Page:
According to the New York Times, rocks now throw themselves. Or at least that’s what The Scrapbook was forced to conclude upon reading the paper’s curious headline: “Jewish Man Dies as Rocks Pelt His Car in West Bank.” The Times eventually “corrected” this headline, but only after it appeared in print. It now reads “Jewish Man Dies as Rocks Pelt His Car in East Jerusalem.” So the Times obviously gave this some thought. The editors realized they had gotten the location wrong, but remained untroubled by the notion of self-propelled rocks.
The body of the article didn’t do a lot to clarify what happened, either. The article began, “A Jewish man died early Monday morning after attackers pelted the road he was driving on with rocks.” We fail to see how pelting the road killed the driver, and the article’s slouching toward literacy did not much improve thereafter. At National Review, Kevin Williamson went so far as to “copy edit” the entire embarrassing piece, an exercise that amply demonstrated that the article was written with the intention of avoiding at all costs the primary fact that the attackers were Palestinians out for blood and that a “Jewish man was murdered for the crime of driving while Jewish.”
Even acknowledging that the Times has set a low bar for itself with its shoddy Israel coverage, this article is particularly inexcusable. As the website Israellycool notes, it was written by Diaa Hadid, who has been reporting for the Times since March and has racked up no shortage of well-justified complaints of anti-Israel bias. Hadid’s pre-Times résumé includes a number of articles written for Electronic Intifada (EI), a publication “aimed at combating . . . pro-Israeli, pro-American spin,” according to the Jerusalem Post.
That’s fine and dandy, except for the fact that Electronic Intifada’s idea of combating pro-Israeli spin means publicly supporting the terrorist organization Hamas. NGO Monitor notes that EI “frequently compares Israeli policies with those of the Nazi regime.” But that’s not all. Hadid was also, per her bio, a “public advocacy officer at LAW—the Palestinian Society for the Protection of Human Rights and the Environment.” As Israellycool reminds us, this group was a major player in the conception of the boycott, divestment, and sanctions (BDS) movement aimed at discrediting Israel. (And speaking of divestment, the Palestinian Society for the Protection of Human Rights and the Environment no longer exists, thanks to embezzlement by its former executive director.)
We’d suggest complaining to the paper’s public editor, Margaret Sullivan, about the Times’s appalling hiring decision. However, it turns out that Sullivan may be part of the problem, albeit somewhat inadvertently. Last fall, she addressed complaints about the paper’s Israel coverage. She noted that pro-Israel readers were unhappy with the paper’s coverage, yet for some reason also highlighted the discreditable opinions of “pro-Palestinian websites like The Electronic Intifada [that] have detailed the ways in which, as they see it, Times coverage fails to do justice to an outcast people.” Sullivan suggested the paper’s Jerusalem desk address the fact that the “Times has no native Arabic speakers in its bureau.”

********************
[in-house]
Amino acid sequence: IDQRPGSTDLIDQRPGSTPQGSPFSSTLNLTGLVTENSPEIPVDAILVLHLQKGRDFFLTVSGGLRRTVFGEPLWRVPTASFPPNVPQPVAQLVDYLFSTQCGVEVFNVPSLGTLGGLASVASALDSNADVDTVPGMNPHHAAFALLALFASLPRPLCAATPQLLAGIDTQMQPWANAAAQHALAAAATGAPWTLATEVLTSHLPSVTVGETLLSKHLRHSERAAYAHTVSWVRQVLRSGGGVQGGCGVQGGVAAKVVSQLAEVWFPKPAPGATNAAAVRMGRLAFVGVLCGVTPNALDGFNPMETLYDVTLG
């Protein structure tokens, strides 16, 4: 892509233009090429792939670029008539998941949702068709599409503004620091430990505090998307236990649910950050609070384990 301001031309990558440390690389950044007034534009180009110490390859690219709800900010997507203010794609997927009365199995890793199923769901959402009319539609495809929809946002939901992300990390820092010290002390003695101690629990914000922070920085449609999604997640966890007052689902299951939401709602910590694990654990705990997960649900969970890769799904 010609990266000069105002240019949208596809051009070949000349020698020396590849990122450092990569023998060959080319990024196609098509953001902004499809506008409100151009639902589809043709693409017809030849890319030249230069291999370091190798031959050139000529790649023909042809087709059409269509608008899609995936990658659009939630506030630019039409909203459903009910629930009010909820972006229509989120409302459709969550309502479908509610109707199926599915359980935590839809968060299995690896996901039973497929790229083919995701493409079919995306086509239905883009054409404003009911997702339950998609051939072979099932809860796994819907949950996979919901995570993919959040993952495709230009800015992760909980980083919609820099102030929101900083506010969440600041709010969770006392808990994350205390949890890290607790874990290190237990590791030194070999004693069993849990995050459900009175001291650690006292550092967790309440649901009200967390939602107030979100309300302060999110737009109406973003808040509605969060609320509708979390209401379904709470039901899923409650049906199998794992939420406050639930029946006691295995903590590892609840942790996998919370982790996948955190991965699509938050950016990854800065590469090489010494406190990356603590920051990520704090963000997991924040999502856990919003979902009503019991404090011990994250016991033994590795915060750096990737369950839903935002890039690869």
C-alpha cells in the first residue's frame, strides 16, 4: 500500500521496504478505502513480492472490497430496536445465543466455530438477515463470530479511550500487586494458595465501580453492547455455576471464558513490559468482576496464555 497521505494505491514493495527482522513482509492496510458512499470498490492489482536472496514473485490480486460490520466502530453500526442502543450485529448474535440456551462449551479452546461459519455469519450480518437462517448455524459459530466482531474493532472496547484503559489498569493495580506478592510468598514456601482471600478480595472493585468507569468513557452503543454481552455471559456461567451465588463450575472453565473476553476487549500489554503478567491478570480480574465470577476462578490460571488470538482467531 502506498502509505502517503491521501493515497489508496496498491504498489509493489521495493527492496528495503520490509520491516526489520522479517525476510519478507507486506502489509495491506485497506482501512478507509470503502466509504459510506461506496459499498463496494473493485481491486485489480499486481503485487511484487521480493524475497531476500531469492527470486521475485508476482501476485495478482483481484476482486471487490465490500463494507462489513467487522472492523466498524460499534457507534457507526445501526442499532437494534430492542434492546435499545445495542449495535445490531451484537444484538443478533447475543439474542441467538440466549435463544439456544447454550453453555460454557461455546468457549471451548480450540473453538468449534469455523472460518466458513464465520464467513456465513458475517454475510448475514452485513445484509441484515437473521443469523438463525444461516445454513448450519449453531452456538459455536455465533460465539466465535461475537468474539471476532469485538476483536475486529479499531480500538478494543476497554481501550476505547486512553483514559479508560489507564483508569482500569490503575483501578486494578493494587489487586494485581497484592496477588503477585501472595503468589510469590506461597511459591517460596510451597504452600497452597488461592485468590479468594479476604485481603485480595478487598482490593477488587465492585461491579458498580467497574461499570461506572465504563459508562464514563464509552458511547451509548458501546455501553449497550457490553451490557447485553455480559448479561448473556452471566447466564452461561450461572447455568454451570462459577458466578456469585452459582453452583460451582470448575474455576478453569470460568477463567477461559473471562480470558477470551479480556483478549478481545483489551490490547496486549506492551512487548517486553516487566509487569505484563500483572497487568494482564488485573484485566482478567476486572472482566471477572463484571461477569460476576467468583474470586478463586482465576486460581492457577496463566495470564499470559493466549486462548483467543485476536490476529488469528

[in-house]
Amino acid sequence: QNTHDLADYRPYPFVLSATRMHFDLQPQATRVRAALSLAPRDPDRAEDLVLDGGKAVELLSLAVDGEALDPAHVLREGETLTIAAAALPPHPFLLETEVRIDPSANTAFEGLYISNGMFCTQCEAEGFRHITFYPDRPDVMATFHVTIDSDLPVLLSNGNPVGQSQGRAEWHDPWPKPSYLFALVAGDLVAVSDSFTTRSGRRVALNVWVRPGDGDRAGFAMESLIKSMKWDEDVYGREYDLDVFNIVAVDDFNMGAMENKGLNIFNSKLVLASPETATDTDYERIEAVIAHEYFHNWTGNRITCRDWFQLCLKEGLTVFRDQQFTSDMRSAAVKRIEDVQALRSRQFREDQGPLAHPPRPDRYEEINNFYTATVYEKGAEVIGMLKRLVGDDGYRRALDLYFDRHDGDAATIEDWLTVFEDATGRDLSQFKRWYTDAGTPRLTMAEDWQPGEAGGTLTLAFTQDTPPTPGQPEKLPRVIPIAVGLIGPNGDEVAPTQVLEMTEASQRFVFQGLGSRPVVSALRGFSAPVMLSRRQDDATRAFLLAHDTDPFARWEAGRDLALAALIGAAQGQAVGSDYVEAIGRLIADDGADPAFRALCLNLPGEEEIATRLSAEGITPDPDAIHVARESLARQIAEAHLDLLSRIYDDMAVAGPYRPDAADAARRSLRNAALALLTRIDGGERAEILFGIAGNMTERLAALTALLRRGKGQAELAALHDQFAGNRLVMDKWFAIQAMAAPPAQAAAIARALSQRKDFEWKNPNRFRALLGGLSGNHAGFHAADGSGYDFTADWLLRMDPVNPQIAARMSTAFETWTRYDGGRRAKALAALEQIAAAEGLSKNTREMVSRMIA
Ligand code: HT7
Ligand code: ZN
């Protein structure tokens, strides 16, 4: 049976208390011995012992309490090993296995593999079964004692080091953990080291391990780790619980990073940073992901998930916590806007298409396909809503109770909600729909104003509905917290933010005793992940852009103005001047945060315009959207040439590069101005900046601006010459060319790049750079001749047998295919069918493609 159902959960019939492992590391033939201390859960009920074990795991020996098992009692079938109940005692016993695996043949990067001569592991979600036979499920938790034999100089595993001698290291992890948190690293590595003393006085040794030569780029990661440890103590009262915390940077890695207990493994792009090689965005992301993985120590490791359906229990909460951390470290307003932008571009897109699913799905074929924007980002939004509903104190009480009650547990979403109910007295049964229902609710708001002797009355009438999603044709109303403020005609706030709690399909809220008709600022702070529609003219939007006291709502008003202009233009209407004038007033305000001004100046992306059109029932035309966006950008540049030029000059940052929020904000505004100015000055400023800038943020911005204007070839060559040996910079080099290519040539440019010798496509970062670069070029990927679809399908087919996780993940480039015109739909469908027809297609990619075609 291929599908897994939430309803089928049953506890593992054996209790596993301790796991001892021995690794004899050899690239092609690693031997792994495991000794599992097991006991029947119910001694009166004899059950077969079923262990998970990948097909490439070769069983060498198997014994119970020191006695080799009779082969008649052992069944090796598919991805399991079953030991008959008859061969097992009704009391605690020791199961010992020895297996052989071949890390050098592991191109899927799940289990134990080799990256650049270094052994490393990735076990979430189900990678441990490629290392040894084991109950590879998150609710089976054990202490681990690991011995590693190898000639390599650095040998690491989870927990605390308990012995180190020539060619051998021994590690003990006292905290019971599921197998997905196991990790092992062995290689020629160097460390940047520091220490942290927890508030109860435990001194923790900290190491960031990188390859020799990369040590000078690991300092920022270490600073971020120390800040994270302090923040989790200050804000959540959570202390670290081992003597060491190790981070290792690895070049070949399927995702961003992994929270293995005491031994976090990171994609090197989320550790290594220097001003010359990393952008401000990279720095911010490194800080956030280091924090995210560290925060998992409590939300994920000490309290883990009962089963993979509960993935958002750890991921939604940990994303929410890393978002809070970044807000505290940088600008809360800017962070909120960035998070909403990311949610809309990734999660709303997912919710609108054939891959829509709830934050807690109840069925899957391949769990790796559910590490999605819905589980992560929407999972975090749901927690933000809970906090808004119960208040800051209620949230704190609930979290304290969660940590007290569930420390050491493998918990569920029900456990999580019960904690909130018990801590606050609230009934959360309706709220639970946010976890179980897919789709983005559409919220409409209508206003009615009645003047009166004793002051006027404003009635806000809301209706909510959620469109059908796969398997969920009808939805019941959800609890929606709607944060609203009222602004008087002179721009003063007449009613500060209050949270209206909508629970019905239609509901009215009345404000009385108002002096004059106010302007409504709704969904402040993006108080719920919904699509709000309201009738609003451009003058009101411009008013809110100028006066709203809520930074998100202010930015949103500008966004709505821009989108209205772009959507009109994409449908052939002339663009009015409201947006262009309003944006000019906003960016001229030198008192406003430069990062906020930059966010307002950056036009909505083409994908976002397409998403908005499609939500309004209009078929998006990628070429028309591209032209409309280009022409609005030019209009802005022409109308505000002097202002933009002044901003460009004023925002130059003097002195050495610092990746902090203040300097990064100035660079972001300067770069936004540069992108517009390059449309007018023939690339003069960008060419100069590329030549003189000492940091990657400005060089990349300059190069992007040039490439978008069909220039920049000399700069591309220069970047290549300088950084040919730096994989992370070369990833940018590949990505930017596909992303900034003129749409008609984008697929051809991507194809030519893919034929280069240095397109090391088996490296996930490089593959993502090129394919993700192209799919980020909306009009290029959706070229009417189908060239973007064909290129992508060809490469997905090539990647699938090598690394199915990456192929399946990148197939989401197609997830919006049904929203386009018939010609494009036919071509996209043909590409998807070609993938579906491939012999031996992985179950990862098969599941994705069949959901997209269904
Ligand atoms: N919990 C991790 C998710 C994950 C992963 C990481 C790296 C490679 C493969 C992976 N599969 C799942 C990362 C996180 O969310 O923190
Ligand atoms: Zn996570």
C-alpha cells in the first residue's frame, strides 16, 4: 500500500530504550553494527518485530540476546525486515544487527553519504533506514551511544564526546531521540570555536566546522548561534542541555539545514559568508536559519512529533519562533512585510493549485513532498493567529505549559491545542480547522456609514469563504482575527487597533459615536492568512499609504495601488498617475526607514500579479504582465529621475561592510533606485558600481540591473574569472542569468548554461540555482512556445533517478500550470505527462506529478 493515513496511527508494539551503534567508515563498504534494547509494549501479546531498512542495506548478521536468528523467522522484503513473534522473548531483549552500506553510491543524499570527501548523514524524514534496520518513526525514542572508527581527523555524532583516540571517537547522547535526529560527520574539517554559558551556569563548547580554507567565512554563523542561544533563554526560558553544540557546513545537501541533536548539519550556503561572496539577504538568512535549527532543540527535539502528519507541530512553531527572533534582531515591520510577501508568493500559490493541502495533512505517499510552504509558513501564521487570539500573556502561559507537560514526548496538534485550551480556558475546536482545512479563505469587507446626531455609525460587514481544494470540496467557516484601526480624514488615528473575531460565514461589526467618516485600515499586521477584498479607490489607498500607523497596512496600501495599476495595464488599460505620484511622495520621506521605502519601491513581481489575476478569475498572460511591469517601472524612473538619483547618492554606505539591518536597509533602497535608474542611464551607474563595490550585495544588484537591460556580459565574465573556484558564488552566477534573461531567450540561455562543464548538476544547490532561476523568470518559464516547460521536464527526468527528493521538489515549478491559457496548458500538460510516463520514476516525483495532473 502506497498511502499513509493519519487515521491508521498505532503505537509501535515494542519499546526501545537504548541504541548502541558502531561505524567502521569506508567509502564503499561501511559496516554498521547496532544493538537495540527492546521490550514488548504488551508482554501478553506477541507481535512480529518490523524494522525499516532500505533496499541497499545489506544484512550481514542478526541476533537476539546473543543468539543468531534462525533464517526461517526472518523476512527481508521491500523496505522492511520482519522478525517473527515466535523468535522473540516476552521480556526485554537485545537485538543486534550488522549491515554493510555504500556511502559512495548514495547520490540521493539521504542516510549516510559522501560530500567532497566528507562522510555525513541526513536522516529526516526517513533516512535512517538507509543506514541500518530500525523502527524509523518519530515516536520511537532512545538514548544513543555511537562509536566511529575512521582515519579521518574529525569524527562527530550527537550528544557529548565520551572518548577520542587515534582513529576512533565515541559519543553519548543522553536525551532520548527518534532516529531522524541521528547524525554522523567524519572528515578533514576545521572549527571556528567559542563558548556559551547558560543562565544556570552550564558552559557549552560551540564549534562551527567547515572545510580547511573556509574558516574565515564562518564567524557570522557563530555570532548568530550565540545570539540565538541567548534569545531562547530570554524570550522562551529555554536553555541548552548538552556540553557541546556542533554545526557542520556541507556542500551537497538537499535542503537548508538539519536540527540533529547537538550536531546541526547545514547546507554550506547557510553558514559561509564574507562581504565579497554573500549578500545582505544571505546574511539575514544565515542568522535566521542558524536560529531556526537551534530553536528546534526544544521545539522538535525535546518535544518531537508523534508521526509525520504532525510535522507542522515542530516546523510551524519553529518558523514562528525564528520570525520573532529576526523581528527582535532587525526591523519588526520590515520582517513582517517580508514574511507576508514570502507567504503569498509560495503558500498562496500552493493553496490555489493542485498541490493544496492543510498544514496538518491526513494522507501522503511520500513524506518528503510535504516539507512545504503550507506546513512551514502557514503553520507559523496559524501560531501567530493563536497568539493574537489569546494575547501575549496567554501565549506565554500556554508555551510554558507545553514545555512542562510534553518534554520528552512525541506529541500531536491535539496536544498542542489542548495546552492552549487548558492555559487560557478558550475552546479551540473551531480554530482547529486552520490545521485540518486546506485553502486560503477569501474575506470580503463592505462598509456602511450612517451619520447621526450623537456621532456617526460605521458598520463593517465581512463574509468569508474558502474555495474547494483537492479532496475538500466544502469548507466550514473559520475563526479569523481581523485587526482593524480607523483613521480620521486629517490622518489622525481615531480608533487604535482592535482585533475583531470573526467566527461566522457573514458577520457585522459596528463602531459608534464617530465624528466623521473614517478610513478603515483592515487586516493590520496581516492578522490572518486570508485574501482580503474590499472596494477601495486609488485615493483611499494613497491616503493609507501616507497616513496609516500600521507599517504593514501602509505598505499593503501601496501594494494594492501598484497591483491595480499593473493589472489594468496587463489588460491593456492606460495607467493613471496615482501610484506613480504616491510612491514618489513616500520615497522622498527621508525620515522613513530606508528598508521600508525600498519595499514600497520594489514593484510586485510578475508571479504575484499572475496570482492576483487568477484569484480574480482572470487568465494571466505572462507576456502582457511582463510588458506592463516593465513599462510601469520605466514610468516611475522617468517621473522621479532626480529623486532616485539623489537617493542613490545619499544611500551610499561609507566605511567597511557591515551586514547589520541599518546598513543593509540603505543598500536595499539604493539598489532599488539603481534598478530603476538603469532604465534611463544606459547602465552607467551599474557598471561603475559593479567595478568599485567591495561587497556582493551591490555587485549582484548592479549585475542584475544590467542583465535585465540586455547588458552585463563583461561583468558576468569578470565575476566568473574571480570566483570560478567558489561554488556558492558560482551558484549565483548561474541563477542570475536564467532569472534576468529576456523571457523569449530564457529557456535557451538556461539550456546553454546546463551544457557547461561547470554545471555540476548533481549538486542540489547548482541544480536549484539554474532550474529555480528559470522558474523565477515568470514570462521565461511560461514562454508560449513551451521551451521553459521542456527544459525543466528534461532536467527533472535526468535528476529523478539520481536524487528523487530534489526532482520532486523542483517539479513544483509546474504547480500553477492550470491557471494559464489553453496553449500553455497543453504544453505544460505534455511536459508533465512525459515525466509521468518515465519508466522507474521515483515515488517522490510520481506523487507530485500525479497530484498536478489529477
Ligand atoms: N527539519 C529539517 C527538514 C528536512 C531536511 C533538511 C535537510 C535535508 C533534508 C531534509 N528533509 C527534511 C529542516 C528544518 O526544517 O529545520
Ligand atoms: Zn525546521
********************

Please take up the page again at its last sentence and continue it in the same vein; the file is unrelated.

That’s a sensible complaint in the abstract, but professionalism and objectivity require more—matter more, in fact—than language skills. The Times now has an Arabic-speaking reporter in its bureau, and it seems its coverage is worse than ever.
Barack Obama is personally hurt when people call him an anti-Semite, the president said in an interview with the Jewish newspaper the Forward. Obama says "there not a smidgen of evidence for" the accusation.
Although neither the White House nor the State Department released statements or posted greetings on the 67th Independence Day of the nation of Israel last Thursday, Vice President Joe Biden did attend the annual Israeli Independence Day Celebration at the Andrew W.
This morning at 10:00 a.m., in Israel, all activity came to a halt as sirens sounded, and Israelis stood for two minutes with heads bowed in memory of the 6 million Jews, one third of the Jewish people, who perished in the Holocaust. Yesterday, Prime Minister Benjamin Netanyahu spoke at Yad Vashem in recognition of Holocaust Remembrance Day. Here are excerpts from his remarks:
As America prepares to mark the 150th anniversary of Lincoln’s death on April 15, fresh insight into the events that occurred a century and a half ago can be gleaned by seeing that entire week through the eyes of America’s Jews, and especially of those Jews who attended America’s oldest and most historically distinguished congregation.
Mark Strand died today at the age of 80. The Montreal-born writer, who served as U.S. Poet Laureate Consultant in Poetry to the Library of Congress from 1990-1991, was also a brilliant translator. When I was a junior editor at Ecco Press in the late 80s, Strand used to visit the editor in chief, also an excellent poet, Daniel Halpern, to work on a number of projects translating and promoting international poets, especially from Latin America and Central Europe.
Here, in the parlance of the times, is a “pro-tip.” When attempting to rebut the notion that anti-Semitism in Europe is largely a problem caused by young Muslim men, don’t cite two horrific anti-Semitic atrocities perpetrated by . . . young Muslim men.
Our friends at the admirable Italian newspaper, il Foglio, have announced a rally in front of their headquarters in Rome Wednesday night. The rally has two goals: First, to support the right of Israel to defend itself -- something that will be a useful challenge and rebuke to the anti-Israel rallies elsewhere in Europe. And second, to increase awareness of the persecution of Christians in Iraq and beyond. As a friend involved in organizing the rally put it in his email, "both the threats to Israel and to the Christians come from the same radical ideology."